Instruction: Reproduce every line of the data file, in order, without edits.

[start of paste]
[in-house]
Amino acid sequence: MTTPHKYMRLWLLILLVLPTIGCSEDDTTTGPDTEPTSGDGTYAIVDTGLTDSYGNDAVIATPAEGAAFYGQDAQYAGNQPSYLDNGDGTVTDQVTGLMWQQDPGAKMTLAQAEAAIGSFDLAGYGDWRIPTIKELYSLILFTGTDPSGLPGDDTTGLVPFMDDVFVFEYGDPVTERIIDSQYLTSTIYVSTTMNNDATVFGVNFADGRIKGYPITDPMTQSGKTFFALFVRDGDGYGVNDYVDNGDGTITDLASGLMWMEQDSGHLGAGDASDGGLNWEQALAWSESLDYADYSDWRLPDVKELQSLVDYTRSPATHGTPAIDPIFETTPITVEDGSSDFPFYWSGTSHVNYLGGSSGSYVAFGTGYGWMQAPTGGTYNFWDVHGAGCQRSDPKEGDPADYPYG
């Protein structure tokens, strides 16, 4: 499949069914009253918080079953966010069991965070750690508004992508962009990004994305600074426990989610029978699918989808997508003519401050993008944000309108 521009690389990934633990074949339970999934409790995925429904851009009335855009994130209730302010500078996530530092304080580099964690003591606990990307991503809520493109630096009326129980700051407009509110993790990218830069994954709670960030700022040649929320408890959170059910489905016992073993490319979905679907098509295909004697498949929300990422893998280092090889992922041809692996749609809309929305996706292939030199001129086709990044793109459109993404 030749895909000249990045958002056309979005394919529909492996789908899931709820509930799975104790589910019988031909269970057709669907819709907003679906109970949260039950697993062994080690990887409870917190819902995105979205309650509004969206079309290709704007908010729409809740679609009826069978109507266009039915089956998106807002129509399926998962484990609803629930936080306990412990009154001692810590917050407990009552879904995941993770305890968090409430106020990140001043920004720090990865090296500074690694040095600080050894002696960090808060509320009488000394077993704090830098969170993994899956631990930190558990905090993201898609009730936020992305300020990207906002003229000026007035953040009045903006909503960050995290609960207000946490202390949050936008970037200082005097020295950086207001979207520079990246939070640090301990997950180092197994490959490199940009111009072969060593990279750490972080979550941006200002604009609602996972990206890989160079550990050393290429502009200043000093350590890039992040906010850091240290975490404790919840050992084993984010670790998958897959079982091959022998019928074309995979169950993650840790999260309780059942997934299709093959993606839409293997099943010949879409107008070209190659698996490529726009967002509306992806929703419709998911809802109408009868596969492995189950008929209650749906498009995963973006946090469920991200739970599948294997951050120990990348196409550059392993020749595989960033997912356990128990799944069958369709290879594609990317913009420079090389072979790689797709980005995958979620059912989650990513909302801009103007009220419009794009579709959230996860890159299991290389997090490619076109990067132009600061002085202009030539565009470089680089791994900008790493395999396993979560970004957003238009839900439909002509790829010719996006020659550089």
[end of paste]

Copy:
[in-house]
Amino acid sequence: MTTPHKYMRLWLLILLVLPTIGCSEDDTTTGPDTEPTSGDGTYAIVDTGLTDSYGNDAVIATPAEGAAFYGQDAQYAGNQPSYLDNGDGTVTDQVTGLMWQQDPGAKMTLAQAEAAIGSFDLAGYGDWRIPTIKELYSLILFTGTDPSGLPGDDTTGLVPFMDDVFVFEYGDPVTERIIDSQYLTSTIYVSTTMNNDATVFGVNFADGRIKGYPITDPMTQSGKTFFALFVRDGDGYGVNDYVDNGDGTITDLASGLMWMEQDSGHLGAGDASDGGLNWEQALAWSESLDYADYSDWRLPDVKELQSLVDYTRSPATHGTPAIDPIFETTPITVEDGSSDFPFYWSGTSHVNYLGGSSGSYVAFGTGYGWMQAPTGGTYNFWDVHGAGCQRSDPKEGDPADYPYG
């Protein structure tokens, strides 16, 4: 499949069914009253918080079953966010069991965070750690508004992508962009990004994305600074426990989610029978699918989808997508003519401050993008944000309108 521009690389990934633990074949339970999934409790995925429904851009009335855009994130209730302010500078996530530092304080580099964690003591606990990307991503809520493109630096009326129980700051407009509110993790990218830069994954709670960030700022040649929320408890959170059910489905016992073993490319979905679907098509295909004697498949929300990422893998280092090889992922041809692996749609809309929305996706292939030199001129086709990044793109459109993404 030749895909000249990045958002056309979005394919529909492996789908899931709820509930799975104790589910019988031909269970057709669907819709907003679906109970949260039950697993062994080690990887409870917190819902995105979205309650509004969206079309290709704007908010729409809740679609009826069978109507266009039915089956998106807002129509399926998962484990609803629930936080306990412990009154001692810590917050407990009552879904995941993770305890968090409430106020990140001043920004720090990865090296500074690694040095600080050894002696960090808060509320009488000394077993704090830098969170993994899956631990930190558990905090993201898609009730936020992305300020990207906002003229000026007035953040009045903006909503960050995290609960207000946490202390949050936008970037200082005097020295950086207001979207520079990246939070640090301990997950180092197994490959490199940009111009072969060593990279750490972080979550941006200002604009609602996972990206890989160079550990050393290429502009200043000093350590890039992040906010850091240290975490404790919840050992084993984010670790998958897959079982091959022998019928074309995979169950993650840790999260309780059942997934299709093959993606839409293997099943010949879409107008070209190659698996490529726009967002509306992806929703419709998911809802109408009868596969492995189950008929209650749906498009995963973006946090469920991200739970599948294997951050120990990348196409550059392993020749595989960033997912356990128990799944069958369709290879594609990317913009420079090389072979790689797709980005995958979620059912989650990513909302801009103007009220419009794009579709959230996860890159299991290389997090490619076109990067132009600061002085202009030539565009470089680089791994900008790493395999396993979560970004957003238009839900439909002509790829010719996006020659550089």